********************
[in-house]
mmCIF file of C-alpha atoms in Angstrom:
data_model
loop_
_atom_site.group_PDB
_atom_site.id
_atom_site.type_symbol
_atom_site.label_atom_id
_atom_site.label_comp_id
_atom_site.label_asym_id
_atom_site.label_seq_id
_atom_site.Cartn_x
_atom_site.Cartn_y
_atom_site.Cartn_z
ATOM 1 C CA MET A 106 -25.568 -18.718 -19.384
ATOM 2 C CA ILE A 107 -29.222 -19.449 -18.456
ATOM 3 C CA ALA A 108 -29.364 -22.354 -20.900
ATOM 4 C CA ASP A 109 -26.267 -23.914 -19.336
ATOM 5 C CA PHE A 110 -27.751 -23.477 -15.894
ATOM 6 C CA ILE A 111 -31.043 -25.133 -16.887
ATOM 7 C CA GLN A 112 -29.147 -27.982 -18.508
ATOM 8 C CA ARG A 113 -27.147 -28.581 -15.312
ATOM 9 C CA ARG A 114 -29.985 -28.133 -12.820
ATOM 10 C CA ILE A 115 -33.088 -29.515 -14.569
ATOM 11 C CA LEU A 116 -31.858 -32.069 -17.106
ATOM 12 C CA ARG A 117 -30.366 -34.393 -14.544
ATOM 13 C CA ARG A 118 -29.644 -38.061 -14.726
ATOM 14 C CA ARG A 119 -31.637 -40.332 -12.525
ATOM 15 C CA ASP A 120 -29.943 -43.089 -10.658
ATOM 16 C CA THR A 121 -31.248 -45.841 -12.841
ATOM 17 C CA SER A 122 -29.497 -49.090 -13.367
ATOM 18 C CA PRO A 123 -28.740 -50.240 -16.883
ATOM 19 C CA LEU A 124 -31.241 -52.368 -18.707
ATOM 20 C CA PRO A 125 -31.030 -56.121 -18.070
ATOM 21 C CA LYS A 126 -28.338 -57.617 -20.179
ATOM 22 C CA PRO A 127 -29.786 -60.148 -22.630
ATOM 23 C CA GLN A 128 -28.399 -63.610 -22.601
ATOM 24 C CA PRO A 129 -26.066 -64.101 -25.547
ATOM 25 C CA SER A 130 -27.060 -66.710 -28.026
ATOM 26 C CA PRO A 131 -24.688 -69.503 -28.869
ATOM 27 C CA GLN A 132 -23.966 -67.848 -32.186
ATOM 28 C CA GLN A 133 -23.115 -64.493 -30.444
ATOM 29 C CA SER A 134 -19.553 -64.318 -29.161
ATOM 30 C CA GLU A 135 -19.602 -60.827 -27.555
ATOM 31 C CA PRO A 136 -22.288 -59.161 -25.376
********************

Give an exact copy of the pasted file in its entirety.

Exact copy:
[in-house]
mmCIF file of C-alpha atoms in Angstrom:
data_model
loop_
_atom_site.group_PDB
_atom_site.id
_atom_site.type_symbol
_atom_site.label_atom_id
_atom_site.label_comp_id
_atom_site.label_asym_id
_atom_site.label_seq_id
_atom_site.Cartn_x
_atom_site.Cartn_y
_atom_site.Cartn_z
ATOM 1 C CA MET A 106 -25.568 -18.718 -19.384
ATOM 2 C CA ILE A 107 -29.222 -19.449 -18.456
ATOM 3 C CA ALA A 108 -29.364 -22.354 -20.900
ATOM 4 C CA ASP A 109 -26.267 -23.914 -19.336
ATOM 5 C CA PHE A 110 -27.751 -23.477 -15.894
ATOM 6 C CA ILE A 111 -31.043 -25.133 -16.887
ATOM 7 C CA GLN A 112 -29.147 -27.982 -18.508
ATOM 8 C CA ARG A 113 -27.147 -28.581 -15.312
ATOM 9 C CA ARG A 114 -29.985 -28.133 -12.820
ATOM 10 C CA ILE A 115 -33.088 -29.515 -14.569
ATOM 11 C CA LEU A 116 -31.858 -32.069 -17.106
ATOM 12 C CA ARG A 117 -30.366 -34.393 -14.544
ATOM 13 C CA ARG A 118 -29.644 -38.061 -14.726
ATOM 14 C CA ARG A 119 -31.637 -40.332 -12.525
ATOM 15 C CA ASP A 120 -29.943 -43.089 -10.658
ATOM 16 C CA THR A 121 -31.248 -45.841 -12.841
ATOM 17 C CA SER A 122 -29.497 -49.090 -13.367
ATOM 18 C CA PRO A 123 -28.740 -50.240 -16.883
ATOM 19 C CA LEU A 124 -31.241 -52.368 -18.707
ATOM 20 C CA PRO A 125 -31.030 -56.121 -18.070
ATOM 21 C CA LYS A 126 -28.338 -57.617 -20.179
ATOM 22 C CA PRO A 127 -29.786 -60.148 -22.630
ATOM 23 C CA GLN A 128 -28.399 -63.610 -22.601
ATOM 24 C CA PRO A 129 -26.066 -64.101 -25.547
ATOM 25 C CA SER A 130 -27.060 -66.710 -28.026
ATOM 26 C CA PRO A 131 -24.688 -69.503 -28.869
ATOM 27 C CA GLN A 132 -23.966 -67.848 -32.186
ATOM 28 C CA GLN A 133 -23.115 -64.493 -30.444
ATOM 29 C CA SER A 134 -19.553 -64.318 -29.161
ATOM 30 C CA GLU A 135 -19.602 -60.827 -27.555
ATOM 31 C CA PRO A 136 -22.288 -59.161 -25.376